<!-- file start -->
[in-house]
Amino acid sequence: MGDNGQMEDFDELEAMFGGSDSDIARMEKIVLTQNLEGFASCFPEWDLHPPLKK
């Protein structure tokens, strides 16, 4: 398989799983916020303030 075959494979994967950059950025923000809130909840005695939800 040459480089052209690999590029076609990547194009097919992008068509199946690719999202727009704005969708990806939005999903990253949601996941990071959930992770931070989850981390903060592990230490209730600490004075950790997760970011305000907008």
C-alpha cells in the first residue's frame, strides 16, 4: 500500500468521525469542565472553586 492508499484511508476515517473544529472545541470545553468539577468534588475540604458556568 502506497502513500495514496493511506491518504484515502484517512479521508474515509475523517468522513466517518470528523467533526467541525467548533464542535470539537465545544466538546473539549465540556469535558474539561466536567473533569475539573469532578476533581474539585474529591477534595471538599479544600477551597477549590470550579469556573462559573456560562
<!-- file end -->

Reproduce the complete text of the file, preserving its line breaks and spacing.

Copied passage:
[in-house]
Amino acid sequence: MGDNGQMEDFDELEAMFGGSDSDIARMEKIVLTQNLEGFASCFPEWDLHPPLKK
């Protein structure tokens, strides 16, 4: 398989799983916020303030 075959494979994967950059950025923000809130909840005695939800 040459480089052209690999590029076609990547194009097919992008068509199946690719999202727009704005969708990806939005999903990253949601996941990071959930992770931070989850981390903060592990230490209730600490004075950790997760970011305000907008």
C-alpha cells in the first residue's frame, strides 16, 4: 500500500468521525469542565472553586 492508499484511508476515517473544529472545541470545553468539577468534588475540604458556568 502506497502513500495514496493511506491518504484515502484517512479521508474515509475523517468522513466517518470528523467533526467541525467548533464542535470539537465545544466538546473539549465540556469535558474539561466536567473533569475539573469532578476533581474539585474529591477534595471538599479544600477551597477549590470550579469556573462559573456560562